He explained that he'll be a bit lighter, too: "I'll be running without a prostate."

Dodd also said that he's known for weeks about his diagnosis, and was working out a course of treatment, and did not go public because he did not want to make himself an exhibit in the health care debate that he was working on. "It's not about me," said Dodd. "It's about people who are without health care."

That may have been Dodd's intention. But the fact is, now that he has gone public, he is an exhibit in the debate, and his illness is sure to be brought up in future discussions.

Late Update: In a new Twitter post, Dodd incorporates the political angle to all this: "I'd like to thank you all for your prayers and well wishes. I'm going to be fine. We caught this early thanks to my great health insurance."

That was quick.

A Democratic lawmaker has announced an investigation into the forged letters sent by a Washington lobbying firm to a member of Congress. The letters, which purported to come from Hispanic and African-American groups, urged Rep. Tom Perriello to oppose the recent climate change bill.

Rep. Ed Markey, who chairs the Select Committee on Energy Independence and Global Warming, just sent out the following release:

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If I were on the board of directors of the Kaplan test prep company, and discovered that the people running a money-losing Kaplan subsidiary affiliate (better known as the Washington Post) had greenlighted a feature called "Mouthpiece Theater," I would demand that either they be fired, or that the Post itself be liquidated.

In today's episode, Dana Milbank suggests "Mad Bitch" beer would be appropriate for Hilary Clinton. Get it?

If you can't stand to click over, fast forward to about 2 min 35 seconds below.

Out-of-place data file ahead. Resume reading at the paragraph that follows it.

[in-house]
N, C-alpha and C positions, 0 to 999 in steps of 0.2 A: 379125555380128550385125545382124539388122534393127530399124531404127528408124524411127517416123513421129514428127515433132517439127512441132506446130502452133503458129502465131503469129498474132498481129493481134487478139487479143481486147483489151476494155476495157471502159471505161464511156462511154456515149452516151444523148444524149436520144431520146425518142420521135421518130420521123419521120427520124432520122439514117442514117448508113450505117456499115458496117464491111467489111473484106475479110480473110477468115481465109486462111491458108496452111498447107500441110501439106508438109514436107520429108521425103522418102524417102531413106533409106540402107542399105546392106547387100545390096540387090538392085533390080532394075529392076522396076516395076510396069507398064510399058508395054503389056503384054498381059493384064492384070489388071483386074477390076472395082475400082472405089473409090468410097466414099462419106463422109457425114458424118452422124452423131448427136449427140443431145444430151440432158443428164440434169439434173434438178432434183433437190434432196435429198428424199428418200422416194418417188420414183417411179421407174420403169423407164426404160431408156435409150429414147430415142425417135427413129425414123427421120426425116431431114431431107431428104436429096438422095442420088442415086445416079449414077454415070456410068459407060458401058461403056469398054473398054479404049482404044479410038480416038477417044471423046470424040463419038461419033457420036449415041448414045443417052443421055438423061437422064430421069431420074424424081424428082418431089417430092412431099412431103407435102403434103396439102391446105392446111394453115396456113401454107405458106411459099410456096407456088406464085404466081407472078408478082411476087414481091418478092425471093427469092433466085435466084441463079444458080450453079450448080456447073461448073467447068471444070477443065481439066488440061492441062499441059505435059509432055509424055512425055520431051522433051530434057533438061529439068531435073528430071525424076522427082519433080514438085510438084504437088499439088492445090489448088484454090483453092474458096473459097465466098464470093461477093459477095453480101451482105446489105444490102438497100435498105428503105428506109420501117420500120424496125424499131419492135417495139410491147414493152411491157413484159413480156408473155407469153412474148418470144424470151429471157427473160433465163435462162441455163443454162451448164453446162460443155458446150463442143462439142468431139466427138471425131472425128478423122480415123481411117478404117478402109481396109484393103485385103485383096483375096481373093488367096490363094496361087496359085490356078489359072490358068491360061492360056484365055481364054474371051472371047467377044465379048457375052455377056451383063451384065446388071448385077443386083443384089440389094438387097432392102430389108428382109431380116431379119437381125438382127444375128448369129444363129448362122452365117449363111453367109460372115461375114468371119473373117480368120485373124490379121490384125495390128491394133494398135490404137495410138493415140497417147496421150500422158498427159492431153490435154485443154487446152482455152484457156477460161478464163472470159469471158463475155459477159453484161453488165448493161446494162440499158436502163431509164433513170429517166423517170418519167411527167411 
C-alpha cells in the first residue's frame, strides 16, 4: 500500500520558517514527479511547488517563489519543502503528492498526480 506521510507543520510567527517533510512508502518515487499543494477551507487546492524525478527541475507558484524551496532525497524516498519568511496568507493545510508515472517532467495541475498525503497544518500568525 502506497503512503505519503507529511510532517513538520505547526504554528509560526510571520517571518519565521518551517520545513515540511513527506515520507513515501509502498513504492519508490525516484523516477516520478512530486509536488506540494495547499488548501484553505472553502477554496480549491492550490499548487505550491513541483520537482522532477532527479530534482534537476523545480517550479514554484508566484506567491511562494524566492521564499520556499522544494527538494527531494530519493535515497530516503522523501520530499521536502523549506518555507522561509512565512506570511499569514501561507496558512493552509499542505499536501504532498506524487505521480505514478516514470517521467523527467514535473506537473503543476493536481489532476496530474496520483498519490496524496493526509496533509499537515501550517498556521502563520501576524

Late update: The embed seems not to be working, but for now at least you can still see the video here.

Later update: I've replaced the WaPo's embed with a Youtube clip of the same segment.

Latest update: The Post has pulled the video.

Released by the White House Press Office:

The President had lunch with the following business leaders today in the Private Dining Room:

Ivan Seidenberg, CEO of Verizon and Chairman of the Business Roundtable

Mike Duke, CEO of Wal-Mart

Dan DiMicco, CEO of Nucor

Howard Schultz, CEO of Starbucks

Gov. Bobby Jindal (R-LA) has become a prominent critic of President Obama and the Democrats recently, appearing on TV and writing newspaper columns warning against a government takeover of health care. "When government bureaucracies drive the delivery of services -- in this case inserting themselves between health-care providers and their patients -- quality degradation will surely come," Jindal wrote in a recent column for the Wall Street Journal.

But underneath the air of expertise -- he's a former state health secretary -- it's important to consider that that there is a long-running ideological commitment here. The thing about Jindal is this: Over his public career, he has consistently opposed any expansion of government health care, and has even tried to cut, eliminate or partially-privatize existing programs.

For example, his budget plan this year calls for cuts to existing services; he used his line-item veto to force the closure of the New Orleans Adolescent Hospital; and he successfully opposed an increase in the state's relatively low cigarette taxes, which would have funded state healthcare.

And this also goes back to before he was governor, too.